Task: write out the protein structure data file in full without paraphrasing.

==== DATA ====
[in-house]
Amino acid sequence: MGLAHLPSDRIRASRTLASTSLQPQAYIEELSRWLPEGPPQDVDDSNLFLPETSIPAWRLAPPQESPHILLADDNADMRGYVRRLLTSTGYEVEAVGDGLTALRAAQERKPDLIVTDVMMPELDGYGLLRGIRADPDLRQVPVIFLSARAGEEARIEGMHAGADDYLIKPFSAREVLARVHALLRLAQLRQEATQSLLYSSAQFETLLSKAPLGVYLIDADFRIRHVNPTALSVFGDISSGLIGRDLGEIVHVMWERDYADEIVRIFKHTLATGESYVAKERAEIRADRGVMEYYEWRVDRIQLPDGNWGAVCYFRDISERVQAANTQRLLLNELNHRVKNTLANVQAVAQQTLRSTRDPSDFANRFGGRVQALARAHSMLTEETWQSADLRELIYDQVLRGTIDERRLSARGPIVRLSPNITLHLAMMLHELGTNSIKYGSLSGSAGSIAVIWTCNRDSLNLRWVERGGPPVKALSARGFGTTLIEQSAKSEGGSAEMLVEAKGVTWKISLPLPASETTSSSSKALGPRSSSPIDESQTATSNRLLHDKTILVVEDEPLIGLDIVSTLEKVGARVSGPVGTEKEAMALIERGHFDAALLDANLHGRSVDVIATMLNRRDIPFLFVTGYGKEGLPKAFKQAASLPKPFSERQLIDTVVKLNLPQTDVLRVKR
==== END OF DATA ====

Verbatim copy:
[in-house]
Amino acid sequence: MGLAHLPSDRIRASRTLASTSLQPQAYIEELSRWLPEGPPQDVDDSNLFLPETSIPAWRLAPPQESPHILLADDNADMRGYVRRLLTSTGYEVEAVGDGLTALRAAQERKPDLIVTDVMMPELDGYGLLRGIRADPDLRQVPVIFLSARAGEEARIEGMHAGADDYLIKPFSAREVLARVHALLRLAQLRQEATQSLLYSSAQFETLLSKAPLGVYLIDADFRIRHVNPTALSVFGDISSGLIGRDLGEIVHVMWERDYADEIVRIFKHTLATGESYVAKERAEIRADRGVMEYYEWRVDRIQLPDGNWGAVCYFRDISERVQAANTQRLLLNELNHRVKNTLANVQAVAQQTLRSTRDPSDFANRFGGRVQALARAHSMLTEETWQSADLRELIYDQVLRGTIDERRLSARGPIVRLSPNITLHLAMMLHELGTNSIKYGSLSGSAGSIAVIWTCNRDSLNLRWVERGGPPVKALSARGFGTTLIEQSAKSEGGSAEMLVEAKGVTWKISLPLPASETTSSSSKALGPRSSSPIDESQTATSNRLLHDKTILVVEDEPLIGLDIVSTLEKVGARVSGPVGTEKEAMALIERGHFDAALLDANLHGRSVDVIATMLNRRDIPFLFVTGYGKEGLPKAFKQAASLPKPFSERQLIDTVVKLNLPQTDVLRVKR